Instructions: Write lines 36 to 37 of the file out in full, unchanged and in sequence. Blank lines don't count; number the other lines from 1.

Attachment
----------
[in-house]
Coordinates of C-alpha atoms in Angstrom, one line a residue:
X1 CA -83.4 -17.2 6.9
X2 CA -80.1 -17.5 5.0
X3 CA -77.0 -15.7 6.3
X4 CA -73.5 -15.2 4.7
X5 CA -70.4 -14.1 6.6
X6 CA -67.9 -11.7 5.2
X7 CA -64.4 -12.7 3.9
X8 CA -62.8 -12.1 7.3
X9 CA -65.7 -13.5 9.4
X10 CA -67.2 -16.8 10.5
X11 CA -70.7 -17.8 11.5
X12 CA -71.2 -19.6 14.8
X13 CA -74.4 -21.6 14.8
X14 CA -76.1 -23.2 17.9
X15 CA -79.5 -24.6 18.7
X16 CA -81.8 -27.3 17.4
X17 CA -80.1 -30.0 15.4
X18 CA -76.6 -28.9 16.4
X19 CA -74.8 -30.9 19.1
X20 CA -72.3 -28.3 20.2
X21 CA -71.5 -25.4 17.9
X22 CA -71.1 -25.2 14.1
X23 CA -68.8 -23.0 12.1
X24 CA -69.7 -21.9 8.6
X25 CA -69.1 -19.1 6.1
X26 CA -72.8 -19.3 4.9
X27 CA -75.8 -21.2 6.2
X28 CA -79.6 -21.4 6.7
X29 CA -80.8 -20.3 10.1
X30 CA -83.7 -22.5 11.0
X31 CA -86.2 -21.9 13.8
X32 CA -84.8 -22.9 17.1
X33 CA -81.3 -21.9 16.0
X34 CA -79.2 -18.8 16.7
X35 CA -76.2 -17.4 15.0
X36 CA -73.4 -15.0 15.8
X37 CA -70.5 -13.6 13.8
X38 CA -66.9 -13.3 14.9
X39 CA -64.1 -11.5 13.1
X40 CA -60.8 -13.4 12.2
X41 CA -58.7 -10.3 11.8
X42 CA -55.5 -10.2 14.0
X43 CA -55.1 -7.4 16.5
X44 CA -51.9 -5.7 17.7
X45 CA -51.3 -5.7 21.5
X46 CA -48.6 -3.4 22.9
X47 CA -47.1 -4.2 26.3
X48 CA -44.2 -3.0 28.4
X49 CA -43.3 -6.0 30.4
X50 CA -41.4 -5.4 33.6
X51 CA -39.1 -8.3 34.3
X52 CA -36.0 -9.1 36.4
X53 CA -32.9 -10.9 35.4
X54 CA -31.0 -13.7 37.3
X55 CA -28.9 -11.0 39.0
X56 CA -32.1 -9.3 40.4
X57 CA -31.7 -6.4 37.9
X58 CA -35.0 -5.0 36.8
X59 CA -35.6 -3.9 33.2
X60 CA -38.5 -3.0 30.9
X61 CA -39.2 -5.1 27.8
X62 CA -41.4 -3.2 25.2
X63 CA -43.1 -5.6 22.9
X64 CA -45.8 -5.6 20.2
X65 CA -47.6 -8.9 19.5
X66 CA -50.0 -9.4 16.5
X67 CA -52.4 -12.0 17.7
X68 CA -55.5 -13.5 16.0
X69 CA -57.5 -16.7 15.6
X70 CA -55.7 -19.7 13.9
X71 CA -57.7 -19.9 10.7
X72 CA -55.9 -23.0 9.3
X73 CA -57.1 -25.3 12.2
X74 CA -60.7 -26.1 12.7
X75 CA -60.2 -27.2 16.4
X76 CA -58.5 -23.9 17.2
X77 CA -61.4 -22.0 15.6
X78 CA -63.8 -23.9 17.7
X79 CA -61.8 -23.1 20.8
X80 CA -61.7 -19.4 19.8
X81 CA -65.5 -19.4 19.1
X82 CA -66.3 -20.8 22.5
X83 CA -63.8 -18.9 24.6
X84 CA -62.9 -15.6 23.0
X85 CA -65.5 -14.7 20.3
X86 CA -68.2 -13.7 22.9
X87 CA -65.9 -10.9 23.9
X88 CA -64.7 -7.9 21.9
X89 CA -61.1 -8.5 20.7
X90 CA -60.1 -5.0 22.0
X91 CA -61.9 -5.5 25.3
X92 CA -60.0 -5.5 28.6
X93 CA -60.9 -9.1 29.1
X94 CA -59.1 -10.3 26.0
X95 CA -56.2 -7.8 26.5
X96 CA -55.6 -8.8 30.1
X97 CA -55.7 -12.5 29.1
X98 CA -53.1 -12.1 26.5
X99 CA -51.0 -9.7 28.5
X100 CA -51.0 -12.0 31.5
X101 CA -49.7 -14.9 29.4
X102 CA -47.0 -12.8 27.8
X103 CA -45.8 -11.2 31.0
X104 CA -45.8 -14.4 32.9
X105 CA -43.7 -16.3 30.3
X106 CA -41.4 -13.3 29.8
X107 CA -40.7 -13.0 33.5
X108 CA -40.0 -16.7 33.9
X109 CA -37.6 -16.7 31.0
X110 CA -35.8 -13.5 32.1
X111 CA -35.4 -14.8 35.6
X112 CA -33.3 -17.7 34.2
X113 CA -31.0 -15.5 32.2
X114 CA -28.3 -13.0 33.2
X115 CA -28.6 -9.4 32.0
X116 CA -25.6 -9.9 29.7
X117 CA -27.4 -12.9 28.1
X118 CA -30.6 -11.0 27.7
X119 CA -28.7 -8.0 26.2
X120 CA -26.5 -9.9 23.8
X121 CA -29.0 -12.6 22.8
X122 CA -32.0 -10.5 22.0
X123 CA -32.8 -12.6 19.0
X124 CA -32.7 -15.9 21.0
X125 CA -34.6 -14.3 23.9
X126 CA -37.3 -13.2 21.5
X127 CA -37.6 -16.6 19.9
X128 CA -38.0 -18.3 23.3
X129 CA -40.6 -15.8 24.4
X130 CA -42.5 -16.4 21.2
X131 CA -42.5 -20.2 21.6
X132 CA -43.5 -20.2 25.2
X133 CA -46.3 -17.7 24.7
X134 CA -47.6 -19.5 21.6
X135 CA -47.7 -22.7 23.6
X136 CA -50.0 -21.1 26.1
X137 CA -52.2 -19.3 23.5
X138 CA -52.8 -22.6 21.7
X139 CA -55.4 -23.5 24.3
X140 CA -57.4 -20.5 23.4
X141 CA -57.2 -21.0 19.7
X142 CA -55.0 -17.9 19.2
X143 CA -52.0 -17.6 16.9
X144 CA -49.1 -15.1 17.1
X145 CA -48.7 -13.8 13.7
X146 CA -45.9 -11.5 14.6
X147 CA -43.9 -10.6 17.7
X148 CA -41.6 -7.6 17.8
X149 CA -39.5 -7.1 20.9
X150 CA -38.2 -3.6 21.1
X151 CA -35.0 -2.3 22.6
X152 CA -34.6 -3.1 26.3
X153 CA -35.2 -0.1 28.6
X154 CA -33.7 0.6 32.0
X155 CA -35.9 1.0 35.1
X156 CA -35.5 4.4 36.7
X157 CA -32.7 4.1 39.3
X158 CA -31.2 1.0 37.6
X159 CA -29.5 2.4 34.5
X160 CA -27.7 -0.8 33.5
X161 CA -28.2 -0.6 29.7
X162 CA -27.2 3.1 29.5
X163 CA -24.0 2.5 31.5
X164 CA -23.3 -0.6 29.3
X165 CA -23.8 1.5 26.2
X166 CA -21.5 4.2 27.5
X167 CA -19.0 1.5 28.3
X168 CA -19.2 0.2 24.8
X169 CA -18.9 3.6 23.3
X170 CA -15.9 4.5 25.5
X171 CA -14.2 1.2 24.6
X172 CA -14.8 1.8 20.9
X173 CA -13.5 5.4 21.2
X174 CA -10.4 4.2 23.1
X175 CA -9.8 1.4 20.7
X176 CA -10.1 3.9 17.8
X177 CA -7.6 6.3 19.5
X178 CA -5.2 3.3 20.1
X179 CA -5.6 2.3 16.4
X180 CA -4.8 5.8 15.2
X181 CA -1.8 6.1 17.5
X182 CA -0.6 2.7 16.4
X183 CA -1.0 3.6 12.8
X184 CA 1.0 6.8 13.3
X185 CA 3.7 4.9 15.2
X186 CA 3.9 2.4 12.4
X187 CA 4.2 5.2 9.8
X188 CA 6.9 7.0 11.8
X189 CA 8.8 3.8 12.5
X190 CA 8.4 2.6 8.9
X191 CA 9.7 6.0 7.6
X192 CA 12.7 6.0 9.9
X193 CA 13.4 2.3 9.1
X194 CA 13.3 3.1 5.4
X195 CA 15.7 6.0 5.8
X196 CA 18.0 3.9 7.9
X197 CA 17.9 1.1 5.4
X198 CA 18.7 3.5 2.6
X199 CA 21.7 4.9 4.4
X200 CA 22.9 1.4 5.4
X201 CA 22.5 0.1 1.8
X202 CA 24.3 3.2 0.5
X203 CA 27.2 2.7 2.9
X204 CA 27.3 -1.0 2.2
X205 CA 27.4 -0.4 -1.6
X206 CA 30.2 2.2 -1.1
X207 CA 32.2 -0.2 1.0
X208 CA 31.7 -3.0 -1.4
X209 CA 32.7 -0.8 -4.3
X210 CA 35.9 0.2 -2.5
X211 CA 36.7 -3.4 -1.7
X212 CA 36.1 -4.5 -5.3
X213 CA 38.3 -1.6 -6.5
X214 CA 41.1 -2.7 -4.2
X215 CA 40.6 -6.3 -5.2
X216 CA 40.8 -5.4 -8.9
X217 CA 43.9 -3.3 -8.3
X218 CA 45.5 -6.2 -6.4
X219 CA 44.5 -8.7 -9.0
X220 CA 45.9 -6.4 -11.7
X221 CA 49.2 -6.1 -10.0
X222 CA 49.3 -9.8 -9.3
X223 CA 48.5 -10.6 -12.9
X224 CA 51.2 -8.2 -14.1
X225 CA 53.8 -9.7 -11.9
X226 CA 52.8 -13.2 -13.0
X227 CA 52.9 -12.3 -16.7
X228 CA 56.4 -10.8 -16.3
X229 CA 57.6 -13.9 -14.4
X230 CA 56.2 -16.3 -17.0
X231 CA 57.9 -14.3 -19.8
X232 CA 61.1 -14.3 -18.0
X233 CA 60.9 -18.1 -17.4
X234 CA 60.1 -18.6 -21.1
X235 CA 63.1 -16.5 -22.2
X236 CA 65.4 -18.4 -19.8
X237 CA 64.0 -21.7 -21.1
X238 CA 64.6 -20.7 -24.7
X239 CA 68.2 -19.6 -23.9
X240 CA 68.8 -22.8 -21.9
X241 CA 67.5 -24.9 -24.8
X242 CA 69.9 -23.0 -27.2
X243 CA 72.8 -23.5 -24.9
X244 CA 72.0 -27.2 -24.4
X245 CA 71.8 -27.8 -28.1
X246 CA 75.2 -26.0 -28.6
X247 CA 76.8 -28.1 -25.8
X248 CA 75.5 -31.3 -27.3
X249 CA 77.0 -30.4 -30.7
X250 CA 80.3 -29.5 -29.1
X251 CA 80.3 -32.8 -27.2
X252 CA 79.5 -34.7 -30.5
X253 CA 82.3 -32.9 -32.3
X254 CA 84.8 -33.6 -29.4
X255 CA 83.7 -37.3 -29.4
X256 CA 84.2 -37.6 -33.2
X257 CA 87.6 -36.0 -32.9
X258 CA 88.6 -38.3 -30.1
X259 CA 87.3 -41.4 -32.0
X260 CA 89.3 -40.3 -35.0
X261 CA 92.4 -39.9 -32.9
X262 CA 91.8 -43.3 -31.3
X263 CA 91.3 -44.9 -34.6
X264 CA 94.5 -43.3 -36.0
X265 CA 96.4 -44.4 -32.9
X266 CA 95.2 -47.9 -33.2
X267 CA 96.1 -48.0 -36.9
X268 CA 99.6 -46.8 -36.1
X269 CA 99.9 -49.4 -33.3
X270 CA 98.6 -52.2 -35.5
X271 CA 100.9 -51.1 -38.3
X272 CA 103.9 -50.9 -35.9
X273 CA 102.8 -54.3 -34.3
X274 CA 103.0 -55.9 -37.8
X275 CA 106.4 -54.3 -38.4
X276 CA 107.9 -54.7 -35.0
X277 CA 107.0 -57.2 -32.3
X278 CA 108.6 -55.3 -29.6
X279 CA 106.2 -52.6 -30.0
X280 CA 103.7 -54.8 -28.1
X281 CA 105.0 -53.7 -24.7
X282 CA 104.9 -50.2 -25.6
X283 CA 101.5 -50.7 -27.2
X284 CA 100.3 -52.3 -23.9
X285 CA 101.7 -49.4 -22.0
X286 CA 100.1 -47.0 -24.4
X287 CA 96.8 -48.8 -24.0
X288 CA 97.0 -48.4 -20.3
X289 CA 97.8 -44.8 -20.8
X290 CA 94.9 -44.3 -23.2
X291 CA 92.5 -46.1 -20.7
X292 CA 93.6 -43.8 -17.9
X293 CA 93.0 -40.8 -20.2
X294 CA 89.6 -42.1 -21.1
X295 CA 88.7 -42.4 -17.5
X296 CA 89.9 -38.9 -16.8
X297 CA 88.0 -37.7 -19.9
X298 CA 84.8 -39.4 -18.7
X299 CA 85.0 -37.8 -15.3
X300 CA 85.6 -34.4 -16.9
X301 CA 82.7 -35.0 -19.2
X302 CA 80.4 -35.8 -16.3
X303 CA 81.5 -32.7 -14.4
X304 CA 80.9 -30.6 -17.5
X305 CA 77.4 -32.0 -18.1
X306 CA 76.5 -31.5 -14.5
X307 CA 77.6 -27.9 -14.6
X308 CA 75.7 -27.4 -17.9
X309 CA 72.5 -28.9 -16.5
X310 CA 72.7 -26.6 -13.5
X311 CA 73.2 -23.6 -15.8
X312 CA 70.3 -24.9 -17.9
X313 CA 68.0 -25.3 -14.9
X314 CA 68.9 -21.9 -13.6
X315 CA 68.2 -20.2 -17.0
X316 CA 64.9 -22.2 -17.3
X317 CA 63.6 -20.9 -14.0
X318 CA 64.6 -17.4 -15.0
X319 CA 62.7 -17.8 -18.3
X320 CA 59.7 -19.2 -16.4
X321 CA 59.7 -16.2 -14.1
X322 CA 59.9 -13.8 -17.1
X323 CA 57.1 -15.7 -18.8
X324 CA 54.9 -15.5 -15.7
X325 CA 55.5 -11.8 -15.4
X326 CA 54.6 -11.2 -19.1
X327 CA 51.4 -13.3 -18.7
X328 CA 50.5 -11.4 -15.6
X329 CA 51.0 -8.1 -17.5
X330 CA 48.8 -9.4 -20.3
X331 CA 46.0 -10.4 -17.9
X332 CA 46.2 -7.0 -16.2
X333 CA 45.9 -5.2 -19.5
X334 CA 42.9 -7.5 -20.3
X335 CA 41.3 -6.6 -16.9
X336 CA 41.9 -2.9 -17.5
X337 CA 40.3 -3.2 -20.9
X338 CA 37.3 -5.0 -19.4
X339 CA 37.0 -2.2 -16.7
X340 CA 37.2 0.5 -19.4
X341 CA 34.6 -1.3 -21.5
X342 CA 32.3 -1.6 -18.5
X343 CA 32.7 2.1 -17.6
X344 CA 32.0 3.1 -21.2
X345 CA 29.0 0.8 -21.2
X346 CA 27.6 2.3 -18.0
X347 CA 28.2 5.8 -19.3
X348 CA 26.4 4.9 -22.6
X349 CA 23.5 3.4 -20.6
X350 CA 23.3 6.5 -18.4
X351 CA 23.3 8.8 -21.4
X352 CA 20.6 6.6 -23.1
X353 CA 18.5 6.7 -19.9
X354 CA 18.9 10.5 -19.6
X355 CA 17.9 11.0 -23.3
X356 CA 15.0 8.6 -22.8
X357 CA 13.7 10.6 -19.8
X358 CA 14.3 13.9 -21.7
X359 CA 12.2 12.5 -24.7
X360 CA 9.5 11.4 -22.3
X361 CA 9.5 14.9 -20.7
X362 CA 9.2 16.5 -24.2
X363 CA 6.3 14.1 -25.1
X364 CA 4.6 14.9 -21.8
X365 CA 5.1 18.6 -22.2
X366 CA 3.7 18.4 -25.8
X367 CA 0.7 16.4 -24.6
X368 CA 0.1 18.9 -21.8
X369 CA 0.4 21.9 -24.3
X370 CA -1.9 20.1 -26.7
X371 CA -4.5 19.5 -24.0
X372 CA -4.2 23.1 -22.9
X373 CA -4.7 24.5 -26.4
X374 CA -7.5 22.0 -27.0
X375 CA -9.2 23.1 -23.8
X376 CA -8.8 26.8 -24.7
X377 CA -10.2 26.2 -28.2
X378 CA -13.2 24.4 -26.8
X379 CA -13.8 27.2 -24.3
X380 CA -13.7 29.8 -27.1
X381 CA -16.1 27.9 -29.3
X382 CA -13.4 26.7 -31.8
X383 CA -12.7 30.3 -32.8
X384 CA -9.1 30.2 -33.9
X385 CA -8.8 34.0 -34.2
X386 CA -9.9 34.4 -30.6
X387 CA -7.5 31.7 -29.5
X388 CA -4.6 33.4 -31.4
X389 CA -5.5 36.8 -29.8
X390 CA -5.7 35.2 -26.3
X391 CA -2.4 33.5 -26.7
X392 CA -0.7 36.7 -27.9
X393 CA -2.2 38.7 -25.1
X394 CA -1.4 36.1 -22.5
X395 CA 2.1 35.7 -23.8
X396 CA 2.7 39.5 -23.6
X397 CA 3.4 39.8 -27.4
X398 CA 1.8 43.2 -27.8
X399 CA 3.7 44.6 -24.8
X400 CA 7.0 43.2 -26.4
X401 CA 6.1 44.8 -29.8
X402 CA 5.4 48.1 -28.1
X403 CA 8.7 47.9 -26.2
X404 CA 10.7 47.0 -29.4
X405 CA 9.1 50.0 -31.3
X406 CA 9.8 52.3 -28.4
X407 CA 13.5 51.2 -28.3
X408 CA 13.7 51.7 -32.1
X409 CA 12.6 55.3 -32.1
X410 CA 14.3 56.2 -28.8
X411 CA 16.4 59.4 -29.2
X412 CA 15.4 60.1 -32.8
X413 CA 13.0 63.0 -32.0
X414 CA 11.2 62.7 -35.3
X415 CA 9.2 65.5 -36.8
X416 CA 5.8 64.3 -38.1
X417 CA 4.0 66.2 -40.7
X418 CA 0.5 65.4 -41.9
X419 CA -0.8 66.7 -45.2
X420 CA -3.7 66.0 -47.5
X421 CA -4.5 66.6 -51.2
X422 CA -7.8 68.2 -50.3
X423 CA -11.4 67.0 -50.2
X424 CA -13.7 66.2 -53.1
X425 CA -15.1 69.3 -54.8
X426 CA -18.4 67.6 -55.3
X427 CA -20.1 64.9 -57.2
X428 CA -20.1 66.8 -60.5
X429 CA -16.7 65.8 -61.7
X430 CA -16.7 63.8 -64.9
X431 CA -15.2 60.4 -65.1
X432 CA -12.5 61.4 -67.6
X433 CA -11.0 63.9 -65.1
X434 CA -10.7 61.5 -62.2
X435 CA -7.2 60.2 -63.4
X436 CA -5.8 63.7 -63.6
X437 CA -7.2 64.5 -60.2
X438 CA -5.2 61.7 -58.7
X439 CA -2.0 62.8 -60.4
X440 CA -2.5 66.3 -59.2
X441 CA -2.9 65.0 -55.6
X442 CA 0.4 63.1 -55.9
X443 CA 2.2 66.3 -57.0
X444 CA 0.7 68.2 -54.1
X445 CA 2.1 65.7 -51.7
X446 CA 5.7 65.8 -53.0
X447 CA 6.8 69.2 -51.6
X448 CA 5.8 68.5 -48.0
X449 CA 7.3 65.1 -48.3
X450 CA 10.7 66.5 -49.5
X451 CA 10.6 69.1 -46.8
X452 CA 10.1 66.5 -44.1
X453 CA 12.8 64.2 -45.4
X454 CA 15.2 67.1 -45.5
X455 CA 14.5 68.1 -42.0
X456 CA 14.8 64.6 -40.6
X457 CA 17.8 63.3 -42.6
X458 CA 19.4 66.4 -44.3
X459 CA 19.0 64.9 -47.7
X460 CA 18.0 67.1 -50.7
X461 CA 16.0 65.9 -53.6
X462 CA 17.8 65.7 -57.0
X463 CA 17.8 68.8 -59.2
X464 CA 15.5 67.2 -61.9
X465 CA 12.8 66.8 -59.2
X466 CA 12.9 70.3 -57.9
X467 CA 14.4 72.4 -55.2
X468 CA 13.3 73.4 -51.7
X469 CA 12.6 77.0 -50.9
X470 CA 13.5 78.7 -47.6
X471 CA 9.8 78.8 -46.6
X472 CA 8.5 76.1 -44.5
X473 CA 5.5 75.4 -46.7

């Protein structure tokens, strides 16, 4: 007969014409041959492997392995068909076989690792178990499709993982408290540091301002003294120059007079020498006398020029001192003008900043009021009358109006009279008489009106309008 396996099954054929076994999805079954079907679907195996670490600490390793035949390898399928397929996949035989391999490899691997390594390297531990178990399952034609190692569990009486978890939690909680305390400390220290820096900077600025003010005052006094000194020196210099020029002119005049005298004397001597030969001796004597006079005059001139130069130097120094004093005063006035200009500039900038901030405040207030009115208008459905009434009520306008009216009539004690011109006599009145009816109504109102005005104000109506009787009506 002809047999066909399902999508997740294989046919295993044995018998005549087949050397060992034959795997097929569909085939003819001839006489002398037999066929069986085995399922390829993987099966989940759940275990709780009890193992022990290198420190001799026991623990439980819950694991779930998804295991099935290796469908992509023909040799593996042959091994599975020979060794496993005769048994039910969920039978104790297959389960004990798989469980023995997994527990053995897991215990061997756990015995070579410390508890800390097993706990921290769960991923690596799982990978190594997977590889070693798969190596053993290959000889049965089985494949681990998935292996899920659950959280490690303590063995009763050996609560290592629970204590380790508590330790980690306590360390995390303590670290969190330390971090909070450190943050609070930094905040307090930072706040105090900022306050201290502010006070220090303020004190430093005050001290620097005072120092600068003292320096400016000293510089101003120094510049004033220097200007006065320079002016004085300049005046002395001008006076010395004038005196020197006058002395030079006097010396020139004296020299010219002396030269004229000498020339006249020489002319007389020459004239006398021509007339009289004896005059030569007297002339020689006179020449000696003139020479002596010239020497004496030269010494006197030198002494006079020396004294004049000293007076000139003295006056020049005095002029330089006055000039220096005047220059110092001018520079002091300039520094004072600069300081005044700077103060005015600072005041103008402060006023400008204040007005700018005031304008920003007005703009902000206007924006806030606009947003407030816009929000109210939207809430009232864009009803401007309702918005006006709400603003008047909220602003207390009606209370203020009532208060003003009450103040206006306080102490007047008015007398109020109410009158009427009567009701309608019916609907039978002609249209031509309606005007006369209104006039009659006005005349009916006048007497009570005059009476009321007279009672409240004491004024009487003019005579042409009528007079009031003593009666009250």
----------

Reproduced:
X34 CA -79.2 -18.8 16.7
X35 CA -76.2 -17.4 15.0